Shaun Lowe via Getty Images
While the incomes of Canada's wealthiest are increasing, the absolute wealth of our poorest is decreasing. As this gap grows, so too do the differences in people's health risks, care and outcome. The poorer people are in Ontario, the more likely they are to have shorter lifespans, to be overdue for screening tests and to suffer from multiple chronic health conditions.
The link between health and income is solid and consistent -- almost every major health condition has worse outcomes among people who live at lower income. I will continue to advise my patients to exercise more and eat healthier food, but this tax season I will also spend time prescribing tax returns.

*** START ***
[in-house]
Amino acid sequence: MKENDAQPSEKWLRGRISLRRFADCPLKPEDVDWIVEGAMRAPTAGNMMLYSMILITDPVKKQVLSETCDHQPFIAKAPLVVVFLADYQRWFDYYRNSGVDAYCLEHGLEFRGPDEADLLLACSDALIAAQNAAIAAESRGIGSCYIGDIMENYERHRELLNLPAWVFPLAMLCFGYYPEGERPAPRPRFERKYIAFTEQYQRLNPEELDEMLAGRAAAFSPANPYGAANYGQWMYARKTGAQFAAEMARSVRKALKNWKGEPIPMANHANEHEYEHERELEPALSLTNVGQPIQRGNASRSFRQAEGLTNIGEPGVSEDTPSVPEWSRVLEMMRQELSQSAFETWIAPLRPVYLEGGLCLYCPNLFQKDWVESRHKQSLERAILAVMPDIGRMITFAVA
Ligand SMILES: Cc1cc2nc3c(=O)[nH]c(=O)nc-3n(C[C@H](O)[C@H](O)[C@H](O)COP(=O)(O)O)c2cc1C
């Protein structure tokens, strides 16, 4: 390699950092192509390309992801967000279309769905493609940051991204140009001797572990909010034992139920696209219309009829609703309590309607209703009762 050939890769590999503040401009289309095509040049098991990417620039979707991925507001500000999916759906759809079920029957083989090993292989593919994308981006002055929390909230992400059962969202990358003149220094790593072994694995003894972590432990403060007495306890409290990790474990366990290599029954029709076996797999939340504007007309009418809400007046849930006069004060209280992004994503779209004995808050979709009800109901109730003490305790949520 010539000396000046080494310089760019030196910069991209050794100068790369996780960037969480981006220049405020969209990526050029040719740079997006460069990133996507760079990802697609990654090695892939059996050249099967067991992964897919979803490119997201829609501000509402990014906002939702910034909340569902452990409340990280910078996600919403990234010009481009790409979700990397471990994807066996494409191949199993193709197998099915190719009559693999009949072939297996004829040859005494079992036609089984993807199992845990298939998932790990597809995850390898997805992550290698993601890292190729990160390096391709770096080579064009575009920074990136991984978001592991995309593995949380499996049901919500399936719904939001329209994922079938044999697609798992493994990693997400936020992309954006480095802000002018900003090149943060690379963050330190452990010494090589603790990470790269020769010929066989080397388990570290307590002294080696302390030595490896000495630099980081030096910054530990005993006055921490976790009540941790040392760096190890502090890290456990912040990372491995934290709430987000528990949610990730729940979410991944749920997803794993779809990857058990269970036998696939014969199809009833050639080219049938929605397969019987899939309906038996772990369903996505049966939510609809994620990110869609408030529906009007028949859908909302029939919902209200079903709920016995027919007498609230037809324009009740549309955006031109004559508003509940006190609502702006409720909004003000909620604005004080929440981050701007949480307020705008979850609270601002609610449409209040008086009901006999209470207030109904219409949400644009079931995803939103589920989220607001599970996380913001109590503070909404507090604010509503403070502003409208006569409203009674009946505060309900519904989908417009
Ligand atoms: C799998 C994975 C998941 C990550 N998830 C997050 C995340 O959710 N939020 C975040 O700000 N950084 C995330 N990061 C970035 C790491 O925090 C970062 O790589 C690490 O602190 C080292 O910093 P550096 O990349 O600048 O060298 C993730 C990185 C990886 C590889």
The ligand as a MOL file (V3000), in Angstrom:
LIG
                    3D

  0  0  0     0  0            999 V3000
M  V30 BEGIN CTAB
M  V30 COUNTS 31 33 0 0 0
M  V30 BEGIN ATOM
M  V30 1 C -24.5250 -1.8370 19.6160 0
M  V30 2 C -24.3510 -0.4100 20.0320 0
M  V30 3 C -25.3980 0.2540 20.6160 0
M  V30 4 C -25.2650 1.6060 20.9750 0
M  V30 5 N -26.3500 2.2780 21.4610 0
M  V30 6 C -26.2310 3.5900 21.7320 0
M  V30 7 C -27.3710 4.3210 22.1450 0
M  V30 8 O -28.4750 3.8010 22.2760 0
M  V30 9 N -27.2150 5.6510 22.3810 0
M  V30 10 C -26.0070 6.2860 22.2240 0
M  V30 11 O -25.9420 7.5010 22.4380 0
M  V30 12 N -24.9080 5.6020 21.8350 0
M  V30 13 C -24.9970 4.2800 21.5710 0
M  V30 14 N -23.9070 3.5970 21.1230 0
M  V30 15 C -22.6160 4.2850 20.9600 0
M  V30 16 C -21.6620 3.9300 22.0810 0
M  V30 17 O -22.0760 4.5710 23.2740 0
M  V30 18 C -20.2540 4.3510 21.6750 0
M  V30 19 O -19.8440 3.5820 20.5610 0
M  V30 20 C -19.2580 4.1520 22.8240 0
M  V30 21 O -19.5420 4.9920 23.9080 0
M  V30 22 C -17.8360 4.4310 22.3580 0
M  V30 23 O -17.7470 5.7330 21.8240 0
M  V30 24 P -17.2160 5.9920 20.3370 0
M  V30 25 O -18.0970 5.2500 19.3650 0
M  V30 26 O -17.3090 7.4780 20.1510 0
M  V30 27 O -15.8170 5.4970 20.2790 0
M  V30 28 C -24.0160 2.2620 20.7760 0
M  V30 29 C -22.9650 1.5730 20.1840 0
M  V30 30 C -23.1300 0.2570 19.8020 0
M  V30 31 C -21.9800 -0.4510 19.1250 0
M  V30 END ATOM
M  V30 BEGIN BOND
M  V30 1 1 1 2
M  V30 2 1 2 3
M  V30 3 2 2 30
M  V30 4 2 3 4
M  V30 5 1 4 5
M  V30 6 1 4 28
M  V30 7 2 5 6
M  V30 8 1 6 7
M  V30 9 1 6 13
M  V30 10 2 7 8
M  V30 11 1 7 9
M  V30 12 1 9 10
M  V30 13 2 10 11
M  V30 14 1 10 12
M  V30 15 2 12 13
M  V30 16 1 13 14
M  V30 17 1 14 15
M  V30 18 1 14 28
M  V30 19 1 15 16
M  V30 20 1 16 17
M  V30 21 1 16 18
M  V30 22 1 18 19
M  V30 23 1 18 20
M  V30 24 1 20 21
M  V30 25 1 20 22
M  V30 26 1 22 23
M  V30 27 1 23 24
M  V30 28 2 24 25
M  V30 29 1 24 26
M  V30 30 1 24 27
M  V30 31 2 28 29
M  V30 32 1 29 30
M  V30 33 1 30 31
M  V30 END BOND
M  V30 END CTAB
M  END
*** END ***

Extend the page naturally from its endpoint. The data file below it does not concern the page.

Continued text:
How much a society spends on health care has not been found to be directly related to any health outcome tested. A society that spends so much on health care that it cannot or will not spend adequately on other health-enhancing activities may actually be reducing the health of its population. If a country wants to see significant improvements in its population health, the best public policy is to eliminate poverty.